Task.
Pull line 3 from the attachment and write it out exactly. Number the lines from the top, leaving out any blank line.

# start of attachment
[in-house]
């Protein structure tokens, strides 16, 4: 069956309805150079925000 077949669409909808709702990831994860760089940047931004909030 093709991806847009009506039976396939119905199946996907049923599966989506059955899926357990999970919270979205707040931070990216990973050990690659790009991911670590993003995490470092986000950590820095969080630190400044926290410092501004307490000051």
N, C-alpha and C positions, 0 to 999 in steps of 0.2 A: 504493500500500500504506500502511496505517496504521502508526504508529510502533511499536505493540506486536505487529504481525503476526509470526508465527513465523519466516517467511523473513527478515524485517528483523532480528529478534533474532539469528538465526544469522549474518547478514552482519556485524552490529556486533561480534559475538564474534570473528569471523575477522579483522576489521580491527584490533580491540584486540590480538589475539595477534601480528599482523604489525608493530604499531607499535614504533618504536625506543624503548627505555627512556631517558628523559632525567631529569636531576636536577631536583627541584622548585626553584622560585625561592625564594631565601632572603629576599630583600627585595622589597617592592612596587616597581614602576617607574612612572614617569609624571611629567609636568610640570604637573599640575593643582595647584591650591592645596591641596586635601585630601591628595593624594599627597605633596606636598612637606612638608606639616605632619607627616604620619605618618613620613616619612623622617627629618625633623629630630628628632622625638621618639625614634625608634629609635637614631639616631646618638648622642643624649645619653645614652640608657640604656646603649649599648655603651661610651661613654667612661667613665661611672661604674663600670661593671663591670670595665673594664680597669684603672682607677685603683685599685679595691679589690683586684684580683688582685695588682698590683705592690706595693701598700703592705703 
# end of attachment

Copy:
N, C-alpha and C positions, 0 to 999 in steps of 0.2 A: 504493500500500500504506500502511496505517496504521502508526504508529510502533511499536505493540506486536505487529504481525503476526509470526508465527513465523519466516517467511523473513527478515524485517528483523532480528529478534533474532539469528538465526544469522549474518547478514552482519556485524552490529556486533561480534559475538564474534570473528569471523575477522579483522576489521580491527584490533580491540584486540590480538589475539595477534601480528599482523604489525608493530604499531607499535614504533618504536625506543624503548627505555627512556631517558628523559632525567631529569636531576636536577631536583627541584622548585626553584622560585625561592625564594631565601632572603629576599630583600627585595622589597617592592612596587616597581614602576617607574612612572614617569609624571611629567609636568610640570604637573599640575593643582595647584591650591592645596591641596586635601585630601591628595593624594599627597605633596606636598612637606612638608606639616605632619607627616604620619605618618613620613616619612623622617627629618625633623629630630628628632622625638621618639625614634625608634629609635637614631639616631646618638648622642643624649645619653645614652640608657640604656646603649649599648655603651661610651661613654667612661667613665661611672661604674663600670661593671663591670670595665673594664680597669684603672682607677685603683685599685679595691679589690683586684684580683688582685695588682698590683705592690706595693701598700703592705703 